This research makes strides toward reconciling mixed findings in the value-behavior relation by positing that values are abstract representations of ideal end states that are more likely to influence behavior when individuals think abstractly (vs. concretely) and focus on high- (vs. low-) level motivations for interpreting their actions. In 6 experiments, the authors measured the importance of values (or made them salient via a priming procedure) and simultaneously manipulated accessible mindsets (abstract vs. concrete), and assessed their effect on judgments and behaviors. An abstract (and not a concrete) mindset led participants to engage in judgments or behaviors that were consistent with a broad range of values, including power, benevolence, universalism, self-direction, individualism, and collectivism. These results support the notion that values are more likely to be expressed through value-congruent judgments and behaviors when individuals think abstractly about their actions, and not when they think concretely. Two of the experiments examined the process underlying these effects.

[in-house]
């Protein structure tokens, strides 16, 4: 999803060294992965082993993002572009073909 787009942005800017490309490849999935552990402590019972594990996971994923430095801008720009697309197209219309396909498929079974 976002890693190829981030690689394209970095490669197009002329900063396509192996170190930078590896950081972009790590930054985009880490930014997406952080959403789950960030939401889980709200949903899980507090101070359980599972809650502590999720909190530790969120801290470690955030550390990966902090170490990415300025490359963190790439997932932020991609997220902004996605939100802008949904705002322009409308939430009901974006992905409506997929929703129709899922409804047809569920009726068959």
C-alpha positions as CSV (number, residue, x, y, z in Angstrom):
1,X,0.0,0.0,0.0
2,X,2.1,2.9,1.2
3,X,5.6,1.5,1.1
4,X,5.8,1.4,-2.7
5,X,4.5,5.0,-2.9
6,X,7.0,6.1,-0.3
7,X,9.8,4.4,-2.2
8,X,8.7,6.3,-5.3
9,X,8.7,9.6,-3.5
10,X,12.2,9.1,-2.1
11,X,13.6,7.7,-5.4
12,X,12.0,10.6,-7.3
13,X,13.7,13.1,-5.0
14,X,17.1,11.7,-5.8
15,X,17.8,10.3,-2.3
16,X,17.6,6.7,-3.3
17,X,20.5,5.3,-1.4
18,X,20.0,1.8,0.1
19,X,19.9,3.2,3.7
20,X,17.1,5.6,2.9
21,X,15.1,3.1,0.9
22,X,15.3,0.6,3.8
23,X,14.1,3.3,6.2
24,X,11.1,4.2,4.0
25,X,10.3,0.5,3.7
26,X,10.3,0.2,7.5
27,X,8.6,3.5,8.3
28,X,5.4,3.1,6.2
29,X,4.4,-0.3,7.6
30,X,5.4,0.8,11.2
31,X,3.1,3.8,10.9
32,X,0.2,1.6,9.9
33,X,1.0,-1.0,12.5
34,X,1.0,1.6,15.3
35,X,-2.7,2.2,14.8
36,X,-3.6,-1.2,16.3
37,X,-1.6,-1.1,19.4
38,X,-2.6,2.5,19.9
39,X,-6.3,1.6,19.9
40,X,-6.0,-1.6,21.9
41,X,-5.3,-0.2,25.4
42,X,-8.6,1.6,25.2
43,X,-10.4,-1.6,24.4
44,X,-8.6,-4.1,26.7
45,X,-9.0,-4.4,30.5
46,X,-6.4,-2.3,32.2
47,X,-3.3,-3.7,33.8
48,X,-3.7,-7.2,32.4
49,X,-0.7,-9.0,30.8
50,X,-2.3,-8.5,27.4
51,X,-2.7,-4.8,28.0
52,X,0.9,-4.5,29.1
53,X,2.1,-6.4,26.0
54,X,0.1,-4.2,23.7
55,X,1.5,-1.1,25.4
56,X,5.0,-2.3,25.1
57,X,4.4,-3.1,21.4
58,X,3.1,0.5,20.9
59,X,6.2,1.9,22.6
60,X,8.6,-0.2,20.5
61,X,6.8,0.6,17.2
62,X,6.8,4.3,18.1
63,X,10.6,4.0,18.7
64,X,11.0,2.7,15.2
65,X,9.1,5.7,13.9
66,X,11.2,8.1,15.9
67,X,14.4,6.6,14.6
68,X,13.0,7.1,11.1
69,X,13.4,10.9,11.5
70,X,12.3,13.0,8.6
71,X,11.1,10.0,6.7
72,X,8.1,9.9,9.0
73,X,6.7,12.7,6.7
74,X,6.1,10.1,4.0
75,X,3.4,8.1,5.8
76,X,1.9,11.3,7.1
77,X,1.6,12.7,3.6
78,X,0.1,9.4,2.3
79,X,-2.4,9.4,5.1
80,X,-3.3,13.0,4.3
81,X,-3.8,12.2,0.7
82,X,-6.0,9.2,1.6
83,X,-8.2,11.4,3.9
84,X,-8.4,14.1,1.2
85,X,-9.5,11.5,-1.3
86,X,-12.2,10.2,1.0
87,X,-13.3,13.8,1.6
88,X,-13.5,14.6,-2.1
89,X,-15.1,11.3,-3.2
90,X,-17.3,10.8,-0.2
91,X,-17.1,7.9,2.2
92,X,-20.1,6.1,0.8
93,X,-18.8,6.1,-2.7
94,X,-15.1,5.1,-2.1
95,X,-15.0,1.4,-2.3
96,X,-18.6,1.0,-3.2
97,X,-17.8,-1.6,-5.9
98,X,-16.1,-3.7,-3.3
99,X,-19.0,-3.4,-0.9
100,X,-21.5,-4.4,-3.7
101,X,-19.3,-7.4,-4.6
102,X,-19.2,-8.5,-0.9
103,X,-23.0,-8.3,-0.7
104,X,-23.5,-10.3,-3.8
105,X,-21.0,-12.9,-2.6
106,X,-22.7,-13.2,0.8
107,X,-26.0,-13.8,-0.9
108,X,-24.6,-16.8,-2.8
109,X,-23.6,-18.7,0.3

ASJC Scopus subject areas
- Social Psychology
- Sociology and Political Science